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I’m using my MacBook Pro (OS X 10.6) standing in a shelf with an external screen on my desk so I don’t use and need the internal screen. But if the internal one is on it’s shown in spaces.

It is possible to use the MacBook with the internal screen switched off by putting it to sleep and wake it with an external input device while the Book is close. But this way always needs a short sleep and interrupt working. So I wonder if it’s is possible to switch off only the internal screen by software (an app, via Terminal, AppleScript, a keyboard short cut etc.) without switch off the external screen?

I know that there’s a shortcut for “sleep screen“ but this affects all screens including the external one.

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6 Answers 6

up vote 1 down vote accepted

If it wasn't clear from the comments, the behavior of clamshell mode changed in 10.7:

  • If a laptop is connected to an external display, closing the lid doesn't put the laptop to sleep.
  • If you open the lid after that, the internal display is turned back on.

sudo nvram boot-args=iog=0x0 restores the behavior in 10.6 and earlier.

If others were looking for a way to trigger normal display sleep (like when pressing ⌃⇧⏏), you can use SleepDisplay.

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Thanks. In the meantime I dated up to ML and discovered the new behaviour. –  Tobi Oct 3 '12 at 19:08

To disable the internal screen for OS X Lion based laptops, launch the Terminal and enter the following command:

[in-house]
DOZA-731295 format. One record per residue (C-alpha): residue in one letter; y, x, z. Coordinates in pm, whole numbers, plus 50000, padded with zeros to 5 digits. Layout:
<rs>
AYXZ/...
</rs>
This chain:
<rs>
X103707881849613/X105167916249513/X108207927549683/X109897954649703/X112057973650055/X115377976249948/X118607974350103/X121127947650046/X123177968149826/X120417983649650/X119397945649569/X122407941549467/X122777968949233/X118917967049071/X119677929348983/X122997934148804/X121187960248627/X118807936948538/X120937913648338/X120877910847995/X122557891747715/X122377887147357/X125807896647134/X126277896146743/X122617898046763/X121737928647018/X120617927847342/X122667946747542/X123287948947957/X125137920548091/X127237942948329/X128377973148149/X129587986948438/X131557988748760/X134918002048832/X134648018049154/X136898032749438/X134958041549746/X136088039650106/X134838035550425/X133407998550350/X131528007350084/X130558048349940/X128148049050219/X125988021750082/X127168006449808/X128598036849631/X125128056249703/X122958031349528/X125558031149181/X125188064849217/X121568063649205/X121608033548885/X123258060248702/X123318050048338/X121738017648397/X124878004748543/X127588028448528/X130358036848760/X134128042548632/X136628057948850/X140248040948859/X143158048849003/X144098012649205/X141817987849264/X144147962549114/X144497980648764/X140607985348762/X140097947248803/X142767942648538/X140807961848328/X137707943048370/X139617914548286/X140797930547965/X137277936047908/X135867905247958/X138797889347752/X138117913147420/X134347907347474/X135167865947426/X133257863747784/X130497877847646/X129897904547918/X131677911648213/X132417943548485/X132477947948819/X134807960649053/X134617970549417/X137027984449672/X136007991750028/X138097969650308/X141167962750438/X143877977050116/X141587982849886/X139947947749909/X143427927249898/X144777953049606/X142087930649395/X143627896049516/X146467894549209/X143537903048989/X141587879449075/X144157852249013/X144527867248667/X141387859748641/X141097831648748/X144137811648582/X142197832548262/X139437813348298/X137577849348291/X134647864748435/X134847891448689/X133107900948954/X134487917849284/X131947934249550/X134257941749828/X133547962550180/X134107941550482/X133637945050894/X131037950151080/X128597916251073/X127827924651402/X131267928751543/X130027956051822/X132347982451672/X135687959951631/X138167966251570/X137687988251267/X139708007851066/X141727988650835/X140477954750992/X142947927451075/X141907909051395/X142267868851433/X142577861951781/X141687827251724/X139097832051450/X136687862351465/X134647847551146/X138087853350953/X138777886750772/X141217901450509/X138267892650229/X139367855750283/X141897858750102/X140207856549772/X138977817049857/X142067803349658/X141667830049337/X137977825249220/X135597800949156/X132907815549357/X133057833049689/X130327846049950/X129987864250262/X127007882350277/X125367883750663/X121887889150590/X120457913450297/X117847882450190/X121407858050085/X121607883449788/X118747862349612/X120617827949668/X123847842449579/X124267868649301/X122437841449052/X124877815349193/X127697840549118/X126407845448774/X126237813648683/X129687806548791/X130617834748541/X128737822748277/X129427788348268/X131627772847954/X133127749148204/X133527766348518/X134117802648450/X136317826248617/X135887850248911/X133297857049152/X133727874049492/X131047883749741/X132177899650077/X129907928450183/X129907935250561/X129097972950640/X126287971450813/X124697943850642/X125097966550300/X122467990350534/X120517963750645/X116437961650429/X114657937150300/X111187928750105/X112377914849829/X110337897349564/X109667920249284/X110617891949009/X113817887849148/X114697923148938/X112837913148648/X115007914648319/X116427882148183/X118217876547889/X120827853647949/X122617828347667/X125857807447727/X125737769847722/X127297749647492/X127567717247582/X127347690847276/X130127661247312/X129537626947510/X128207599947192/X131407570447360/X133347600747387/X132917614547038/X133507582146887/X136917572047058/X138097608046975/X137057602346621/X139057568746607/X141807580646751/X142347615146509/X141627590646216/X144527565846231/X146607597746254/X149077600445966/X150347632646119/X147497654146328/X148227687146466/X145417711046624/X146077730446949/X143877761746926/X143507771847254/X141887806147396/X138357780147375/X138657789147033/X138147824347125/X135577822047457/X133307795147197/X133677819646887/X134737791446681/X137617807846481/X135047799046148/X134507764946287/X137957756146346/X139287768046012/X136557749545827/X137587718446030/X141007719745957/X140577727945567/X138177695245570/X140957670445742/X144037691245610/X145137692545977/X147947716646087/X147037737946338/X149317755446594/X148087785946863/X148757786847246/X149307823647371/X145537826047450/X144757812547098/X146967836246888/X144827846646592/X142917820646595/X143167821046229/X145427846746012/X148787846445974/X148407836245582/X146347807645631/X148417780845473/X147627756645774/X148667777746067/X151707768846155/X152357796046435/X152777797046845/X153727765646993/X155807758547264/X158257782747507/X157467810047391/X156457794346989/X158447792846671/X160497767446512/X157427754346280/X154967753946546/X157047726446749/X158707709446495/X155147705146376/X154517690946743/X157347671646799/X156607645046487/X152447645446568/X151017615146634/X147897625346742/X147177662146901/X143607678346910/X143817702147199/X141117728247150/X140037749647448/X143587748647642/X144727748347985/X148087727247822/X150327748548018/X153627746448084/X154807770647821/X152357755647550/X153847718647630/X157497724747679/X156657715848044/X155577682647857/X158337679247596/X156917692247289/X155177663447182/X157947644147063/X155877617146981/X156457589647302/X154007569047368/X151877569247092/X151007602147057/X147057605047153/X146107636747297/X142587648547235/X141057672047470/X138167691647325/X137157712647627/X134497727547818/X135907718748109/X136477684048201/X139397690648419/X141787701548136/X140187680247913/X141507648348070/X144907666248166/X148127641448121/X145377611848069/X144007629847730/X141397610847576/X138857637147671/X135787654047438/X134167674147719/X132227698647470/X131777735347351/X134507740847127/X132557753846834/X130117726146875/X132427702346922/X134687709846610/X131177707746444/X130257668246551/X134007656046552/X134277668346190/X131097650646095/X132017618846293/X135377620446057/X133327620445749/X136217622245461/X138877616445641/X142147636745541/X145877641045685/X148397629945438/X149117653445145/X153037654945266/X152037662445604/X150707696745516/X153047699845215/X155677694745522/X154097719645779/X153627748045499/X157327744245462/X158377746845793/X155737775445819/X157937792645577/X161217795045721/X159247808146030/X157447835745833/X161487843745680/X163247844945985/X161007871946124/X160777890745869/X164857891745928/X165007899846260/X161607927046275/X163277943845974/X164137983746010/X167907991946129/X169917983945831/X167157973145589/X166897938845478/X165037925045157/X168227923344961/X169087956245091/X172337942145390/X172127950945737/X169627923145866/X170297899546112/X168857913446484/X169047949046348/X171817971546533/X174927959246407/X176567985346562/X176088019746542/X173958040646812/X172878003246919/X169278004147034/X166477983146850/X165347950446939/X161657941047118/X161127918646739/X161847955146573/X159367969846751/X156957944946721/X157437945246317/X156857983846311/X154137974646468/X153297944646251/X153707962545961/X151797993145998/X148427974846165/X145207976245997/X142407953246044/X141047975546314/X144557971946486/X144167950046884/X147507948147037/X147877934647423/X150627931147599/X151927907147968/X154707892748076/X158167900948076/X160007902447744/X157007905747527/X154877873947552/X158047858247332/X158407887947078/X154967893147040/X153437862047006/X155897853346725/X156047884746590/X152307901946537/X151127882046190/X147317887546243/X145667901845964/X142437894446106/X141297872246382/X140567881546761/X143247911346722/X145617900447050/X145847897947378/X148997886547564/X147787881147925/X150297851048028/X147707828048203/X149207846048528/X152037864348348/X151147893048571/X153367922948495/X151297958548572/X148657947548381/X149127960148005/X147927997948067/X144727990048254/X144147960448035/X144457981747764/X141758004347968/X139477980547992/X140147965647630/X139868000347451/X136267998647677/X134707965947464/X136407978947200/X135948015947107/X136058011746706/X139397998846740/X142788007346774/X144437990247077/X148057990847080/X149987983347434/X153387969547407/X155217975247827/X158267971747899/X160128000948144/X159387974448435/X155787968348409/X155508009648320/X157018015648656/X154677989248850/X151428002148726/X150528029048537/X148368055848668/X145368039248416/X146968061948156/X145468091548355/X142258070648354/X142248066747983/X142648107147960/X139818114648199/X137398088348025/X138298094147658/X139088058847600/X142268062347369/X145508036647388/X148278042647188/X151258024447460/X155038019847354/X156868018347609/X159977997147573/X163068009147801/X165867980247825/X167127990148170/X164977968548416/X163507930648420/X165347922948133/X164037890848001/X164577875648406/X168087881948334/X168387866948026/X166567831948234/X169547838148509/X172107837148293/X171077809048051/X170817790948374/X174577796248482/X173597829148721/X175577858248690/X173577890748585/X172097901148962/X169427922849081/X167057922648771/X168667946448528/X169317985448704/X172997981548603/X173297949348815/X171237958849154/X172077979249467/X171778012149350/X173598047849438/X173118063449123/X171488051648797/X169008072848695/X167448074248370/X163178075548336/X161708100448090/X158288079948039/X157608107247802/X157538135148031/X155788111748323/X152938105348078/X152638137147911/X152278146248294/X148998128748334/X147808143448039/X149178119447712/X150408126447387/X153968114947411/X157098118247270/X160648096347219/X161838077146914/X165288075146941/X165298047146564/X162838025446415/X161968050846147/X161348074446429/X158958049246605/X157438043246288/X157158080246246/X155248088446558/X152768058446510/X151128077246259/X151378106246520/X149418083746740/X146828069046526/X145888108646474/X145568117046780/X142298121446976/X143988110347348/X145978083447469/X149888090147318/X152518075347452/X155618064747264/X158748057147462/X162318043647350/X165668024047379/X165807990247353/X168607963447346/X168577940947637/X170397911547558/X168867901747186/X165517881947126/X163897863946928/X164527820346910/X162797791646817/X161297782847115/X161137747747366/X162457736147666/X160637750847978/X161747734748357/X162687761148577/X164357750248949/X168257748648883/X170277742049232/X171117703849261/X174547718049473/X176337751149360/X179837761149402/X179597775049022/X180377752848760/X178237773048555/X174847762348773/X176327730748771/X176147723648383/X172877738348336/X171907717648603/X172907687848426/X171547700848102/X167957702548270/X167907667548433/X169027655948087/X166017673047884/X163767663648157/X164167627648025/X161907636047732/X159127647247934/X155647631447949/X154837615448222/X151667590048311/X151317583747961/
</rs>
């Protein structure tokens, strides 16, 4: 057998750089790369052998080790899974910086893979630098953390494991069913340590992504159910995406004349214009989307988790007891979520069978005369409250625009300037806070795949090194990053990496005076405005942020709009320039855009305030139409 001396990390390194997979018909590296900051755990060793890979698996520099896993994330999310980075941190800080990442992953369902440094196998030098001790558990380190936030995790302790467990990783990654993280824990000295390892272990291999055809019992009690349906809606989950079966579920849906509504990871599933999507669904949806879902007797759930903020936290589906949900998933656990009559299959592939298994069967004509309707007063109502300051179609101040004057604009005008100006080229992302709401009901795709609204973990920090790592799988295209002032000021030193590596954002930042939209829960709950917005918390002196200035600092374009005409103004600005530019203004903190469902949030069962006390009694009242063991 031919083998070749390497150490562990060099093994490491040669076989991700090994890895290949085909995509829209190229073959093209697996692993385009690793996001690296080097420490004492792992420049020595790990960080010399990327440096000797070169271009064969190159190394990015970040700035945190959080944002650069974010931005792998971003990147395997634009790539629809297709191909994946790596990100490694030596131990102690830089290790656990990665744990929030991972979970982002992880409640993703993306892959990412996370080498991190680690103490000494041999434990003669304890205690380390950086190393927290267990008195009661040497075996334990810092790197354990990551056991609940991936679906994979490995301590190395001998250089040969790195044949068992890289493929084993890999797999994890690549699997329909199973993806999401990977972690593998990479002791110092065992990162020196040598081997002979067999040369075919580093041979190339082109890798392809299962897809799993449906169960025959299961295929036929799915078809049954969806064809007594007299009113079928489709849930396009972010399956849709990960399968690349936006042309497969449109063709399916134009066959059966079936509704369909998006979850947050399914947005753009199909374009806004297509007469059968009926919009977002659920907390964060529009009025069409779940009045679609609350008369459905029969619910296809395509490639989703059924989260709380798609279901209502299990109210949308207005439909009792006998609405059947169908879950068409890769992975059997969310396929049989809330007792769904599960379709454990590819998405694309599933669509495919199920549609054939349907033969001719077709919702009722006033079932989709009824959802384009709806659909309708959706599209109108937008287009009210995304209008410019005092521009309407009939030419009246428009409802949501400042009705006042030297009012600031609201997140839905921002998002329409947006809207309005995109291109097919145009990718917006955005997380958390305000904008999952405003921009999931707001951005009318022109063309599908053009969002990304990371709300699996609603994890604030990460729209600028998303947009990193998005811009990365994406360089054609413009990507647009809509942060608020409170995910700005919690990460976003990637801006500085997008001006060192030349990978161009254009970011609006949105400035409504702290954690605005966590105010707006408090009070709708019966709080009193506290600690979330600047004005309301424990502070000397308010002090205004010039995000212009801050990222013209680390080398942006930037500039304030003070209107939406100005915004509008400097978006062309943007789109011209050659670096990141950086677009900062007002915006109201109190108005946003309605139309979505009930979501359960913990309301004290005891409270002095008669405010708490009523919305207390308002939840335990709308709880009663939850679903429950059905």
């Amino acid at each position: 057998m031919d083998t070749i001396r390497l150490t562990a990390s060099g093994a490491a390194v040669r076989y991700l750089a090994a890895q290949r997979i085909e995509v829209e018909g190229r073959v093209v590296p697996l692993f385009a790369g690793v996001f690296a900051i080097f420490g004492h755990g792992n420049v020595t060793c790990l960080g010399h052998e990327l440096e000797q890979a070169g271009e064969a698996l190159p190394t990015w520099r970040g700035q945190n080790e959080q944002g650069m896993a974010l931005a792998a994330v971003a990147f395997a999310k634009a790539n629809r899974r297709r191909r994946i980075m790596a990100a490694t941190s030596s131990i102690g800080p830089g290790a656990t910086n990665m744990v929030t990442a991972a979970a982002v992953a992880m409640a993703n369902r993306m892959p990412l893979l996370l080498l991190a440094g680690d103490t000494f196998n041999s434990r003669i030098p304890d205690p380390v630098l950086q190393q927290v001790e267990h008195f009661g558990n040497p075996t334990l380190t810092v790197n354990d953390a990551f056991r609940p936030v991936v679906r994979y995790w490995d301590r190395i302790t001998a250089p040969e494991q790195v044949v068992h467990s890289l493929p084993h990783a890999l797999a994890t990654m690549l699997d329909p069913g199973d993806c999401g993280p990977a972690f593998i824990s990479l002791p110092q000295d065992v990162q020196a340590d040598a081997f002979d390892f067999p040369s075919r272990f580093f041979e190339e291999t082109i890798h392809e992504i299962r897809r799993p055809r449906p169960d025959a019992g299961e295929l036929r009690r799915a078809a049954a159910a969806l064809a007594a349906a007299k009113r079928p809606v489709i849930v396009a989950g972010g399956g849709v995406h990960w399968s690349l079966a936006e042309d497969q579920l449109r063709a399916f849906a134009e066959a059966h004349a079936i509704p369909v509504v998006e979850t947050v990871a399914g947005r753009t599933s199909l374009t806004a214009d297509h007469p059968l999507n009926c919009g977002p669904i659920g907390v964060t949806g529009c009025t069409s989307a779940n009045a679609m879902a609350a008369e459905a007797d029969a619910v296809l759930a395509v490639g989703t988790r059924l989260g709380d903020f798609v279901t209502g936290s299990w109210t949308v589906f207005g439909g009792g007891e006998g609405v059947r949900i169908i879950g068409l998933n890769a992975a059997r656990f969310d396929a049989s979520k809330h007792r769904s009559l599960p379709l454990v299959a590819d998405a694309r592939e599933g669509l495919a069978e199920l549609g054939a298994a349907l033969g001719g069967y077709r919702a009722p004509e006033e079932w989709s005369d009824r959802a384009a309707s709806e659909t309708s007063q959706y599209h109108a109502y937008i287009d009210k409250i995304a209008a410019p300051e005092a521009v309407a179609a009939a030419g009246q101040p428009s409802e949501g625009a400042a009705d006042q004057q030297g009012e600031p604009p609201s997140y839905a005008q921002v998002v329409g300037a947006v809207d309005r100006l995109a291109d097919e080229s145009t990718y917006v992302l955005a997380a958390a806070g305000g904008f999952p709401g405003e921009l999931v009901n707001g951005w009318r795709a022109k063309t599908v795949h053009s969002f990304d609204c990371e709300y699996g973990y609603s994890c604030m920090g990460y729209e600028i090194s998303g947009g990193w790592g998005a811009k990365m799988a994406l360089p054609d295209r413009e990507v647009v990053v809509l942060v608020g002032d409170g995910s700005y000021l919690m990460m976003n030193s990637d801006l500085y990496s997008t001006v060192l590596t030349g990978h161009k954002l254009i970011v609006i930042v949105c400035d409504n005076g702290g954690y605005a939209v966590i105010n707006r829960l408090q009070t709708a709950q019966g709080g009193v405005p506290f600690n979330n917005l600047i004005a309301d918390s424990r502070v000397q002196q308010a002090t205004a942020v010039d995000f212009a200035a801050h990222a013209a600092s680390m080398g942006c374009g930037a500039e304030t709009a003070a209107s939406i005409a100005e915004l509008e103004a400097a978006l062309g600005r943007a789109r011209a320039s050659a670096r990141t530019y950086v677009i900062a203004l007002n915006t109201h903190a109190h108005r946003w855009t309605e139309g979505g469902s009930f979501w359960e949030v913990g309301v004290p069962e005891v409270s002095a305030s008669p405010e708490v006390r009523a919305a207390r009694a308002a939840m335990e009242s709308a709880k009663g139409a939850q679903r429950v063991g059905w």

sudo nvram boot-args="iog=0x0"

You’ll need to reboot for changes to take effect, and the internal display will then be completely disabled regardless of whether the Mac is open or closed.

To undo this, you can go back to the Terminal and enter:

sudo nvram -d boot-args

Then reboot again, or you can just zap PRAM by holding down Command+Option+P+R during reboot, which clears out the boot-args as well. If you were to disconnect the MacBook Pro from an external video source, zapping the PRAM would be how you’d want to reenable the internal display.

This is the opposite of “clamshell mode” – where the Mac laptop is closed and the screen is still turned on. Clamshell can look nice, but without adequate air flow the Mac may overheat, thus running the computer with the display open is recommended. If you’re going to do this, be sure to set the primary display so that the menubar, Dock, and alert windows go to the proper screen.

Source: OSXDaily

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Thanks. But unfortunatly I’m running the Snow Leopard. Furthermore the rebooting is more effort than using the clamshell mode. Plus: In clamshell my internal display is off but after waking the MacBook I can open it while the screen stays off. –  Tobi Apr 18 '12 at 8:41